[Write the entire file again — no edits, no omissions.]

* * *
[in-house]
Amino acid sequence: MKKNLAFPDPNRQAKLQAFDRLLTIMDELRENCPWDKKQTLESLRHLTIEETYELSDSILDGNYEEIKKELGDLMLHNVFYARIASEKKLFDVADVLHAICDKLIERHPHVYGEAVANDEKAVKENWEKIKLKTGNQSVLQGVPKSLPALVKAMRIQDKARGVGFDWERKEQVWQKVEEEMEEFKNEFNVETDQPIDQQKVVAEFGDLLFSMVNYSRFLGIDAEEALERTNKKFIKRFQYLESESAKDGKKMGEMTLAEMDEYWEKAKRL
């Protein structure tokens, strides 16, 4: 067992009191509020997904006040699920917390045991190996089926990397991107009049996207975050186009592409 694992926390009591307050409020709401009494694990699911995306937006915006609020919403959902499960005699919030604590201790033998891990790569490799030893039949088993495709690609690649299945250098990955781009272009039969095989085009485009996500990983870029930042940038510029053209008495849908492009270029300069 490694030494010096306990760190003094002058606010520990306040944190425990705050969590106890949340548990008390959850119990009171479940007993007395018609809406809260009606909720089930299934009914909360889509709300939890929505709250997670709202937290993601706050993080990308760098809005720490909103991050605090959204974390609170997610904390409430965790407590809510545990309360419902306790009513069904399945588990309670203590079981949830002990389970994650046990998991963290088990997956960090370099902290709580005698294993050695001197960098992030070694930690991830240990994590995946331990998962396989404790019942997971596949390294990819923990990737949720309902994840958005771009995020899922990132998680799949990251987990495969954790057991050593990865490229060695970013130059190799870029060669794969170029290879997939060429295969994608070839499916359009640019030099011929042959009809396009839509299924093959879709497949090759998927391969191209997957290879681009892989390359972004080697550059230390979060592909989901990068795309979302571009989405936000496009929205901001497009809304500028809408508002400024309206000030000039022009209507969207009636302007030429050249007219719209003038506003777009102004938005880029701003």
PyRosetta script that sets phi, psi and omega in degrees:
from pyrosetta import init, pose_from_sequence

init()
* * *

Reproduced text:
[in-house]
Amino acid sequence: MKKNLAFPDPNRQAKLQAFDRLLTIMDELRENCPWDKKQTLESLRHLTIEETYELSDSILDGNYEEIKKELGDLMLHNVFYARIASEKKLFDVADVLHAICDKLIERHPHVYGEAVANDEKAVKENWEKIKLKTGNQSVLQGVPKSLPALVKAMRIQDKARGVGFDWERKEQVWQKVEEEMEEFKNEFNVETDQPIDQQKVVAEFGDLLFSMVNYSRFLGIDAEEALERTNKKFIKRFQYLESESAKDGKKMGEMTLAEMDEYWEKAKRL
């Protein structure tokens, strides 16, 4: 067992009191509020997904006040699920917390045991190996089926990397991107009049996207975050186009592409 694992926390009591307050409020709401009494694990699911995306937006915006609020919403959902499960005699919030604590201790033998891990790569490799030893039949088993495709690609690649299945250098990955781009272009039969095989085009485009996500990983870029930042940038510029053209008495849908492009270029300069 490694030494010096306990760190003094002058606010520990306040944190425990705050969590106890949340548990008390959850119990009171479940007993007395018609809406809260009606909720089930299934009914909360889509709300939890929505709250997670709202937290993601706050993080990308760098809005720490909103991050605090959204974390609170997610904390409430965790407590809510545990309360419902306790009513069904399945588990309670203590079981949830002990389970994650046990998991963290088990997956960090370099902290709580005698294993050695001197960098992030070694930690991830240990994590995946331990998962396989404790019942997971596949390294990819923990990737949720309902994840958005771009995020899922990132998680799949990251987990495969954790057991050593990865490229060695970013130059190799870029060669794969170029290879997939060429295969994608070839499916359009640019030099011929042959009809396009839509299924093959879709497949090759998927391969191209997957290879681009892989390359972004080697550059230390979060592909989901990068795309979302571009989405936000496009929205901001497009809304500028809408508002400024309206000030000039022009209507969207009636302007030429050249007219719209003038506003777009102004938005880029701003």
PyRosetta script that sets phi, psi and omega in degrees:
from pyrosetta import init, pose_from_sequence

init()